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Official Newspaper of the Catholic Diocese of Green Bay, Wisconsin
March 15, 2002 Issue

Budget cuts affect many legislative concerns

State cuts impact families, prisons and farms

By Linda DeVries
Compass Correspondent

More information

For more information on issues being followed by the Wisconsin Catholic Conference, please go to and click on "Issue Briefs" under "Legislative Information."

To contact legislators or to request resources, e-mail Dcn. Paul Grimm at [email protected]

The Wisconsin Catholic Conference is supporting bills before the Legislature and Congress to help family farms, protect human embryos and provide services to needy families, participants at the Green Bay Diocese's Legislative Briefing Day were advised.

John Huebscher, executive director of the WCC -- the civil arm of the state's bishops -- and Dcn. Paul Grimm, diocesan consultant for social concerns, led the forum at Holy Cross Church, Kaukauna.

"These sessions help us better understand how these issues impact people in each diocese," Huebscher said.

"We encourage people to get involved with the issues they are passionate about," Dcn. Grimm said. "The average citizen can effect constructive change. They do this by developing relationships with their legislators, by writing, calling, and personal visits. When they become known as someone who is in it for the long haul, legislators will listen, and they can make a difference."

In addition to providing an overview of the issues and the church's position on them, the session also included information on how to link-up with legislators.

Here are some of the issues that were discussed:

State Budget Shortfall -- Gov. Scott McCallum's plan relies on phasing out the shared revenue program over the next three years. A coalition of state religious leaders has called for fostering the common good, protecting needy persons and families, and maintaining many human services programs.

Family Farm Protection Bill and the National Farm Bill -- The number of small to moderate-sized farms continues to decline as large livestock operations in Wisconsin grow. The church position is that, when land ownership becomes centralized and focuses only on the "bottom line," it compromises the health and welfare of individuals, their communities, and the environment.

Huebscher said the WCC supports the Family Farm Protection Act (SB 445), which supports family farms, explores related environmental issues, and promotes Wisconsin-grown products.

Concerning the National Farm Bill, Grimm said Wisconsin farmers are seeking a fair opportunity to make a living, competitive dairy prices throughout the country, and labeling of food products.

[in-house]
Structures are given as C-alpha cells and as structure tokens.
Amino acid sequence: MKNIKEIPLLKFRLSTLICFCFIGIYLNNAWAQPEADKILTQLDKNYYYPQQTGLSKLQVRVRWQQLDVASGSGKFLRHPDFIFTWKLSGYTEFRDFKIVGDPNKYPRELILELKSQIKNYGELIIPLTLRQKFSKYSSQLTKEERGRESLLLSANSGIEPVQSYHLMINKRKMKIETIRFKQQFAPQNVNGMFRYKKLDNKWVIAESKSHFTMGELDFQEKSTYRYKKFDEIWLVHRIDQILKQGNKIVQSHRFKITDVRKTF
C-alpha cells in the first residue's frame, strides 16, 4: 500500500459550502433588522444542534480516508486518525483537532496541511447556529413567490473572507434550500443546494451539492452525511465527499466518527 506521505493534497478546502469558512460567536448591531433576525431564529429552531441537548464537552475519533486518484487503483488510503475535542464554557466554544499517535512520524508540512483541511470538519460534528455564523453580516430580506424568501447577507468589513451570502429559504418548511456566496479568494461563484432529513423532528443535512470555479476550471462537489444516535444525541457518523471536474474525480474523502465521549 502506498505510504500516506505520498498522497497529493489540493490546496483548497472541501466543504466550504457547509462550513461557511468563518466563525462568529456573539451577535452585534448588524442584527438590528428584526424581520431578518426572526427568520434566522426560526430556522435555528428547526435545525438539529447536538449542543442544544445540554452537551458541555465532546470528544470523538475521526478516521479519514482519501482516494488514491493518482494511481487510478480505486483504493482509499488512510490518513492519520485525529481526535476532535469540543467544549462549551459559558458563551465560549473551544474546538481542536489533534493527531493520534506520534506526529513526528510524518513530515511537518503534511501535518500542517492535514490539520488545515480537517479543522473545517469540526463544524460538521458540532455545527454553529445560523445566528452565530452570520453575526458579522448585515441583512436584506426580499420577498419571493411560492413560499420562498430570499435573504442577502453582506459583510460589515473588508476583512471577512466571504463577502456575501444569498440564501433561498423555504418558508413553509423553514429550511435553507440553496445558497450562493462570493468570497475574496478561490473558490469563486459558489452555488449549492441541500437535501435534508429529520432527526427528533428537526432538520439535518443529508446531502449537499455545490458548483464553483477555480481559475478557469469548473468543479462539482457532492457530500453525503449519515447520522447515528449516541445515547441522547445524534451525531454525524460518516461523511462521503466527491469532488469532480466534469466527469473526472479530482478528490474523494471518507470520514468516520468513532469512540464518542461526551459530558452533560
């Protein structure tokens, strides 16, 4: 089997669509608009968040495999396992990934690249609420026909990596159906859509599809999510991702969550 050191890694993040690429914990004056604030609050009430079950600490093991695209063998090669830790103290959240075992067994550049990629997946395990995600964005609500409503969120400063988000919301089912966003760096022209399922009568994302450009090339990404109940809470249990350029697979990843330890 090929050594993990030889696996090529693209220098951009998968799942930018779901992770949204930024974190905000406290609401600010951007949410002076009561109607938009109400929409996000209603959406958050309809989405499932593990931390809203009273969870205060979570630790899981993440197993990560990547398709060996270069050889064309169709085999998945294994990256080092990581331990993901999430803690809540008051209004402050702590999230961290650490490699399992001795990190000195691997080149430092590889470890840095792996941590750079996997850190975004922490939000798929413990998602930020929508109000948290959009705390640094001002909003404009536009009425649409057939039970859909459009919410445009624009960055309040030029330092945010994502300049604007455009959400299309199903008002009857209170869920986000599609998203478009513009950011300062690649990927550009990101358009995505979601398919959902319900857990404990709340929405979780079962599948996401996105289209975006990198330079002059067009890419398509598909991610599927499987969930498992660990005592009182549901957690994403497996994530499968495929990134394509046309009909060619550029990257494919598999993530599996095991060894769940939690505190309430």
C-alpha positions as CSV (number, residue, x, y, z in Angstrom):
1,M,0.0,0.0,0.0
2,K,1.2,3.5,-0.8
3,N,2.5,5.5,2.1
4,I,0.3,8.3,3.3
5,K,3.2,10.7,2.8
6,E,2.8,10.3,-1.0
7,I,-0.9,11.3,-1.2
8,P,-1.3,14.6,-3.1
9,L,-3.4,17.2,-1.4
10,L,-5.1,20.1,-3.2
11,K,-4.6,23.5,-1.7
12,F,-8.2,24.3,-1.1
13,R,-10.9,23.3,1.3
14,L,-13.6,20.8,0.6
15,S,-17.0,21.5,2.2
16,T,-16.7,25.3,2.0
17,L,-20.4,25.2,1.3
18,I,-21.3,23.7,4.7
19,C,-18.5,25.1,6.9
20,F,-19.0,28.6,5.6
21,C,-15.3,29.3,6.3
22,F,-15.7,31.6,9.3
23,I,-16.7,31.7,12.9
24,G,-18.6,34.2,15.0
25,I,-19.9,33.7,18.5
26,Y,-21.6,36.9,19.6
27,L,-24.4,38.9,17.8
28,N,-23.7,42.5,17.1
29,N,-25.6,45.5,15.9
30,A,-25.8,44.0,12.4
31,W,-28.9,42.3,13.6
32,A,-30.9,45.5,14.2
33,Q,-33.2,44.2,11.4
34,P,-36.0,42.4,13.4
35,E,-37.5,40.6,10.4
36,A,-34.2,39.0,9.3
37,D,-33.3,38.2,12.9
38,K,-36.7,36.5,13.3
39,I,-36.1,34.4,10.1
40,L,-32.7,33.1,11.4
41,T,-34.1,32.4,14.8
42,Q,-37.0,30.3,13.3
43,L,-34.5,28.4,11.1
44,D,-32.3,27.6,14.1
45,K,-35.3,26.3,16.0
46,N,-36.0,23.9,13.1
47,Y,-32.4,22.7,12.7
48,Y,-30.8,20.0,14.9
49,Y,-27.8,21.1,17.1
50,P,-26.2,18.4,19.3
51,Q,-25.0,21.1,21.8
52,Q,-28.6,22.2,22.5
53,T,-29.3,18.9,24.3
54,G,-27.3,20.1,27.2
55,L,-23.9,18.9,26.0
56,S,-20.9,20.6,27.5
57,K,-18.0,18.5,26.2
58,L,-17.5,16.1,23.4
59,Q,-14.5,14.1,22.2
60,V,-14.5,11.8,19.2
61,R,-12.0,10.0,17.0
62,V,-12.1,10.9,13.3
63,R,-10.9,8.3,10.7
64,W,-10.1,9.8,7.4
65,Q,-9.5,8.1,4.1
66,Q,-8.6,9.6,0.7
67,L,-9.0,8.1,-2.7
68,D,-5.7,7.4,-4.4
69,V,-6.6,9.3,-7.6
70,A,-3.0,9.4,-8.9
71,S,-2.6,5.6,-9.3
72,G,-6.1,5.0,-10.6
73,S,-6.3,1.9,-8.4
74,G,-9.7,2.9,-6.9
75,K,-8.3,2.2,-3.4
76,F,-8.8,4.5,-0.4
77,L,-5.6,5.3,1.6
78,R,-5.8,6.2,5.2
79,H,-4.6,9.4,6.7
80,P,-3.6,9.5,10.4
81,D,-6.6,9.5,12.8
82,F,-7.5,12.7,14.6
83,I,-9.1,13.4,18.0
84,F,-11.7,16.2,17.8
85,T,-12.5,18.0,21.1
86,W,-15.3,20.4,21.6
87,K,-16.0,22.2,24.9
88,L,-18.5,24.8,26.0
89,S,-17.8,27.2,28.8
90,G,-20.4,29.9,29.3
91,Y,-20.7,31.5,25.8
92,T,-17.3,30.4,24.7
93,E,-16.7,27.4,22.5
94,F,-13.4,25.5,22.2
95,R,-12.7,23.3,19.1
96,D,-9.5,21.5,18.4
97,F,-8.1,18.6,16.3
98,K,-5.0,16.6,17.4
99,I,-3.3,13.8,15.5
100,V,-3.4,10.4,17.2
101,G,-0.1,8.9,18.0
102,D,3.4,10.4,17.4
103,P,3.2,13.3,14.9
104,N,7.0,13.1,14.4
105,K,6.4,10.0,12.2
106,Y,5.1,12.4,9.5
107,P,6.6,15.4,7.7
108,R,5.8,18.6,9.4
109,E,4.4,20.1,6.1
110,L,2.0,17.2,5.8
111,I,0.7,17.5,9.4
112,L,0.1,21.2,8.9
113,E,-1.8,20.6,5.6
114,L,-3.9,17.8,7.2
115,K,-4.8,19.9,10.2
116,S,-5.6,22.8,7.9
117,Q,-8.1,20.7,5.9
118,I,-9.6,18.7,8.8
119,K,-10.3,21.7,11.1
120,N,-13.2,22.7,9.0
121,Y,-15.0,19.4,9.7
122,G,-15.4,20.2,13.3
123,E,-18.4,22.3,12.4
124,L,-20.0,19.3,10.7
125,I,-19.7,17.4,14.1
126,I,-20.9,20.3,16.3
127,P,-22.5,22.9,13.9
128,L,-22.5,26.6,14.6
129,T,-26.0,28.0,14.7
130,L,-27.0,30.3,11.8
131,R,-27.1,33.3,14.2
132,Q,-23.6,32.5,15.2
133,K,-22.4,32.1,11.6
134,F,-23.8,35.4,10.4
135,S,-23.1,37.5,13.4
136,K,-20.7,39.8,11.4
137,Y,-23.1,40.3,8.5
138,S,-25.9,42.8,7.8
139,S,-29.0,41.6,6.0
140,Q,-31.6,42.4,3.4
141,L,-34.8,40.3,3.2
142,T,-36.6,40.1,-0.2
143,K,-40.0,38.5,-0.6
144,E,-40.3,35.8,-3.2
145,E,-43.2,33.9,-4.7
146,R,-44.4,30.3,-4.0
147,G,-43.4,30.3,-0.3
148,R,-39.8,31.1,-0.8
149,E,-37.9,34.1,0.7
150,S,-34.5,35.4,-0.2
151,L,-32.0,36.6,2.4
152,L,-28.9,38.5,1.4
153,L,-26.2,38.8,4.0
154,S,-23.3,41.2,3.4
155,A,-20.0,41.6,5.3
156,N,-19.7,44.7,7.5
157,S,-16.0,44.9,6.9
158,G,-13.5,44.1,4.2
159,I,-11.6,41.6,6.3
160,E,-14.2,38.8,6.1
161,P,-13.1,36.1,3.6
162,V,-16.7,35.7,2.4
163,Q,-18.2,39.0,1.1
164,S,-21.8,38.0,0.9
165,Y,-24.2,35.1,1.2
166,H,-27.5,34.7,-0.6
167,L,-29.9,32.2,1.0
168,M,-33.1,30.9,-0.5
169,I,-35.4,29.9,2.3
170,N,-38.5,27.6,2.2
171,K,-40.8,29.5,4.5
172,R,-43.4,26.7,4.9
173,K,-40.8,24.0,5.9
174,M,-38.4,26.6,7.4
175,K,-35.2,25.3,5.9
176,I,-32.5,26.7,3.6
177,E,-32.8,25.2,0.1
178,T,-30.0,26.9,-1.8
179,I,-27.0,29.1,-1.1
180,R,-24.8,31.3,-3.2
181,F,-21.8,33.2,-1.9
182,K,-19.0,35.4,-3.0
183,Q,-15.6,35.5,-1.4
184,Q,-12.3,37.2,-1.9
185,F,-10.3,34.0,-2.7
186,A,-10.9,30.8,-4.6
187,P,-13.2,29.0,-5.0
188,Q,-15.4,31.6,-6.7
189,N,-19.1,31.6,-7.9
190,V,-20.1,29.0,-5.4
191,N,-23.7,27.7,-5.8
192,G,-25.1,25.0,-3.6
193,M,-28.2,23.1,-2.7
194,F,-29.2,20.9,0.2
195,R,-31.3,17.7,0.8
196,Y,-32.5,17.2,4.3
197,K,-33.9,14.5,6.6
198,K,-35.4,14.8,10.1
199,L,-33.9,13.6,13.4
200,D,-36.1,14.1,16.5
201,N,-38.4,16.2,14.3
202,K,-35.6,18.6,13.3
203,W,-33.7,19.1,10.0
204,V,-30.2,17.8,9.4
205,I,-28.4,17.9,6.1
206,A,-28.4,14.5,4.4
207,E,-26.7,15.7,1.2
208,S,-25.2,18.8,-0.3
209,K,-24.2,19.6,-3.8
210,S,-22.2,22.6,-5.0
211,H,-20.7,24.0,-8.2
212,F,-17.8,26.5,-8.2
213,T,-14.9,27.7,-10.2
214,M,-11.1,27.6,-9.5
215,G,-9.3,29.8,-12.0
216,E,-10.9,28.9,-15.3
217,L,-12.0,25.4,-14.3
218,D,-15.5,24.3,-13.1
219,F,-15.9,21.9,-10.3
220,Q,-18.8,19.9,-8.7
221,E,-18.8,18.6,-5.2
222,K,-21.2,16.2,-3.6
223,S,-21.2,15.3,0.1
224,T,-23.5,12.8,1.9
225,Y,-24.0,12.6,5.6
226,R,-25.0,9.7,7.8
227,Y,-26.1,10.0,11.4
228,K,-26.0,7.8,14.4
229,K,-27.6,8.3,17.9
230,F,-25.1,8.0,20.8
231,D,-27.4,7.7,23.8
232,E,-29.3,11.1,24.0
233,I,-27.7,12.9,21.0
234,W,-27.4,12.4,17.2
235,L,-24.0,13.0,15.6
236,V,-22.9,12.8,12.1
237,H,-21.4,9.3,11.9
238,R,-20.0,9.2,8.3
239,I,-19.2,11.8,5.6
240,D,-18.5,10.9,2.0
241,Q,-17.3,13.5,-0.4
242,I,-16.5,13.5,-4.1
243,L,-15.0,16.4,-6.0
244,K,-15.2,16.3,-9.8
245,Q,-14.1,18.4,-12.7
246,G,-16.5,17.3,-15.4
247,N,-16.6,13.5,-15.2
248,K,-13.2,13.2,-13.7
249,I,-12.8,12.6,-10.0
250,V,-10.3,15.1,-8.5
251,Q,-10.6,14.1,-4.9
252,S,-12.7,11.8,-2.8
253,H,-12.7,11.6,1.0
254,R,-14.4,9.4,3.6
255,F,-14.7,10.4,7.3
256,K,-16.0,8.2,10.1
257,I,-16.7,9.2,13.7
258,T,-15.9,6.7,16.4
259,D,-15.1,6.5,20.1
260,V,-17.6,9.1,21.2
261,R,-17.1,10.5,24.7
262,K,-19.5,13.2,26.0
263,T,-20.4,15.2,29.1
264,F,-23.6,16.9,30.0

Human Cloning and Embryonic Stem Cell Research -- WCC supports the Human Embryo Protection Act (AB-736), which would prohibit destruction of human embryos for research purposes, ban human cloning, and review regulations on in vitro fertilization's elimination of "excess" embryos created through the process.

The WCC also supports AB-699, which bans human cloning regardless of whether cloned embryos are created for research or reproduction. AB-736 and AB-699 are consistent with the church's belief in the inherent sanctity of every human life, Huebscher said.

The WCC opposes a related bill, SB-379, because it calls for a ban only on reproductive cloning, and permits the cloning of human embryos solely for destruction through scientific research.

Grimm said human cloning bans also will be voted on in Washington.

Temporary Assistance to Needy Families (TANF) -- Federal block-grant program supports Wisconsin's Welfare to Work (W2) program and many support services for working poor families. By October 2002, the U.S. Congress must reauthorize TANF, created by the 1996 welfare reform law to replace Aid to Families with Dependent Children.

Applying principles set forth by the U.S. bishops, the WCC says TANF should retain its current level of funding, work toward poverty reduction and improved child well-being, rather than caseload declines. The WCC also says it should modify lifetime limits on assistance to allow for changing economic conditions and circumstances of families with persistent barriers to employment.

Mandatory Coverage of Contraception in Health Insurance Plans -- The church opposes SB-128, passed in October 2001, as a violation of religious freedom because it mandates health plans to cover contraceptive articles and services. It affects Catholic institutions, such as hospitals, diocesan agencies, or parishes, that provide health insurance to their employees.

Prison Ministry -- Because of the state deficit, the Department of Corrections has been asked to cut its budget 6% and eliminate three chaplains. The WCC argues that chaplains help inmates understand the gravity of their crimes and help them develop the spiritual and moral framework needed to reform their lives. Chaplains also provide a link to inmates' families. Research shows that inmates with supportive families, strong faith, and employment are less likely to re-offend and more likely to live responsibly.

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